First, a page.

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Hollywood is mourning the death of Melvin Van Peebles, an acclaimed filmmaker who is best known as the “godfather of Black cinema.”
His son actor/director Mario Van Peebles confirmed the news in a statement to Variety on Wednesday, just a month after Melvin Van Peebles turned 89.
“Dad knew that Black images matter,” Mario said in a statement from the Criterion Collection. “If a picture is worth a thousand words, what was a movie worth? We want to be the success we see, thus we need to see ourselves being free. True liberation did not mean imitating the colonizer’s mentality. It meant appreciating the power, beauty and interconnectivity of all people.”
Melvin Van Peebles began writing and directing short films in the 1950s, and went on to release his first full-length feature, The Story of a Three-Day Pass, in 1967. That project caught the attention of Columbia Pictures, which tapped the Chicago native to helm 1970’s Watermelon Man. According to Variety, the studio had subsequently offered Melvin Van Peebles a three-picture contract; however, he rejected the deal after Columbia refused to finance his next project, Sweet Sweetback’s Baadasssss Song, which he released independently.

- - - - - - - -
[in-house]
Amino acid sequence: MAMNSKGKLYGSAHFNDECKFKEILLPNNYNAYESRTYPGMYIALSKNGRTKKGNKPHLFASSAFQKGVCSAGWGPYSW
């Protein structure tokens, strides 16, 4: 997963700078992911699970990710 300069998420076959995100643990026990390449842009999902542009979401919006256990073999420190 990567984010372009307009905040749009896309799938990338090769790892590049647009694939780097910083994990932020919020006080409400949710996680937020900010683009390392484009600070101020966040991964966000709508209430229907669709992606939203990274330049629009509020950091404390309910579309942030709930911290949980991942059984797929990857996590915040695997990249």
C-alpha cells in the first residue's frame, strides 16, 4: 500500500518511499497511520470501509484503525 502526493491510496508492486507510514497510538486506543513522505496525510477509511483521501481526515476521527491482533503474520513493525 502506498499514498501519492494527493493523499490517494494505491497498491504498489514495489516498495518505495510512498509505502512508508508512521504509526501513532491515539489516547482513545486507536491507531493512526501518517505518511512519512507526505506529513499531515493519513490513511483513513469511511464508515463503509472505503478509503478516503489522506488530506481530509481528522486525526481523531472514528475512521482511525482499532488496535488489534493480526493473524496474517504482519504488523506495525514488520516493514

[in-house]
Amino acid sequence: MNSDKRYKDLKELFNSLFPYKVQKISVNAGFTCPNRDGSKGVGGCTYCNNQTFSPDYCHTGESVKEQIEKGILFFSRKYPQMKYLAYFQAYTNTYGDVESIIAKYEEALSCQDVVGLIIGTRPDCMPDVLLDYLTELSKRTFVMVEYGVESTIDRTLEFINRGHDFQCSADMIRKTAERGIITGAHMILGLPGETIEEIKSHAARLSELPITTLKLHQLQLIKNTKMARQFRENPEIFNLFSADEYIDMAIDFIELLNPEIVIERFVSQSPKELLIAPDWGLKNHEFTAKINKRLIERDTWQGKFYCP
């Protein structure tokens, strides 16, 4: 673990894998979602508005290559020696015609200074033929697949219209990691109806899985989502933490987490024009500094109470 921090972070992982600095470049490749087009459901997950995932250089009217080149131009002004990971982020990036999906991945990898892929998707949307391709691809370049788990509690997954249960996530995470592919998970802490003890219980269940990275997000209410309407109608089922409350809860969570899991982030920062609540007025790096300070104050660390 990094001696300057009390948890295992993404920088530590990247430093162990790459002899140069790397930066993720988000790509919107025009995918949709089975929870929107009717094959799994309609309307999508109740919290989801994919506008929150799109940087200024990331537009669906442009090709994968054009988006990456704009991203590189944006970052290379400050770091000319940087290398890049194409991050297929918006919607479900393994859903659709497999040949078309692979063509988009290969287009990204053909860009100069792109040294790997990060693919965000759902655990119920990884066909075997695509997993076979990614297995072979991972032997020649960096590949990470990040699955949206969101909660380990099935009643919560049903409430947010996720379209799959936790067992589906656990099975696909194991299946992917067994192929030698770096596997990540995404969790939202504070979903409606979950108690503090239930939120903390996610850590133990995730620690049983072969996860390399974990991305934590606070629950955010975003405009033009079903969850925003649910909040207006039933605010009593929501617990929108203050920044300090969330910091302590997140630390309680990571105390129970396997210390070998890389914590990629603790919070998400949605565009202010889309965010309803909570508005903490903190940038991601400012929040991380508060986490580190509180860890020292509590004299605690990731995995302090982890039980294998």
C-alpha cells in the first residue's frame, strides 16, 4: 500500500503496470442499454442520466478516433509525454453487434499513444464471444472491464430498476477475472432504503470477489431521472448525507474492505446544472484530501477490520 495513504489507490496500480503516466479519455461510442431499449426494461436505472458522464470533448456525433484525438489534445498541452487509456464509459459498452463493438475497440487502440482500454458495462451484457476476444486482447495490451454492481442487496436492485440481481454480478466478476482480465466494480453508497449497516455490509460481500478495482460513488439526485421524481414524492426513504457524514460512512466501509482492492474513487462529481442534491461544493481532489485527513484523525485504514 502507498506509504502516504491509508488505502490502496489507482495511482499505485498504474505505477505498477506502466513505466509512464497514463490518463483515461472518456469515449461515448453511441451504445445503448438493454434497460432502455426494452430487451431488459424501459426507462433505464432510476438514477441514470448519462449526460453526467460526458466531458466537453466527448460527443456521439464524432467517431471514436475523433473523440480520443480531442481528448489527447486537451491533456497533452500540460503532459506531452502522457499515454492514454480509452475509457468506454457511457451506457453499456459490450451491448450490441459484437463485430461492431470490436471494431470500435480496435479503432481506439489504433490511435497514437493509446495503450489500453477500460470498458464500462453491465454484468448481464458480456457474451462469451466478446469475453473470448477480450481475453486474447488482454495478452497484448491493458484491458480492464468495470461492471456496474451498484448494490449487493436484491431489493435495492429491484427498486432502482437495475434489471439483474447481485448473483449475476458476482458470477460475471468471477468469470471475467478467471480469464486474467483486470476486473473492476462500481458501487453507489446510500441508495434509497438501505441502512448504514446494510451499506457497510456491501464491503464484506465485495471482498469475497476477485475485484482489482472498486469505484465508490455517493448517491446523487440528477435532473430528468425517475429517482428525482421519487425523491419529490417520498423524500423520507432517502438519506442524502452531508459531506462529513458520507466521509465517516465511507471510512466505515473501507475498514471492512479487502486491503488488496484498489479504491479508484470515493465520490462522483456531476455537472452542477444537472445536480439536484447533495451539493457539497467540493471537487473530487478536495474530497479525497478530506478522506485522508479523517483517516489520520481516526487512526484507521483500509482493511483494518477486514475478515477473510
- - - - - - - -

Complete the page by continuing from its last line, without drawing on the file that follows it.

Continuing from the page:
“It’s a revolutionary film,” he told BlackFilm back in 2006. “What happened when Sweetback made all that money, the studios were in a very difficult position. They wanted the money, but they didn’t the message. This marked the advent of the caricatures which became known as blaxploitation. Hollywood realized that they were totally unfamiliar with black vernacular, so they had to hire some black people which meant the beginning of some job opportunities to do the costumes, the sets, etcetera. And now we’re slowly beginning to see some of the fruits of that.”
Melvin Van Peebles would continue to work in the industry over the following decades, amassing a slew of directing, writing, and acting credits as well as multiple awards, including a Daytime Emmy, a Chicago Underground Film Festival Award, as well as an NAACP Image Award.
Black Hollywood has since taken to social media to pay tribute to Melvin Van Peebles and the indelible mark he left on the industry. You can read some of the messages below.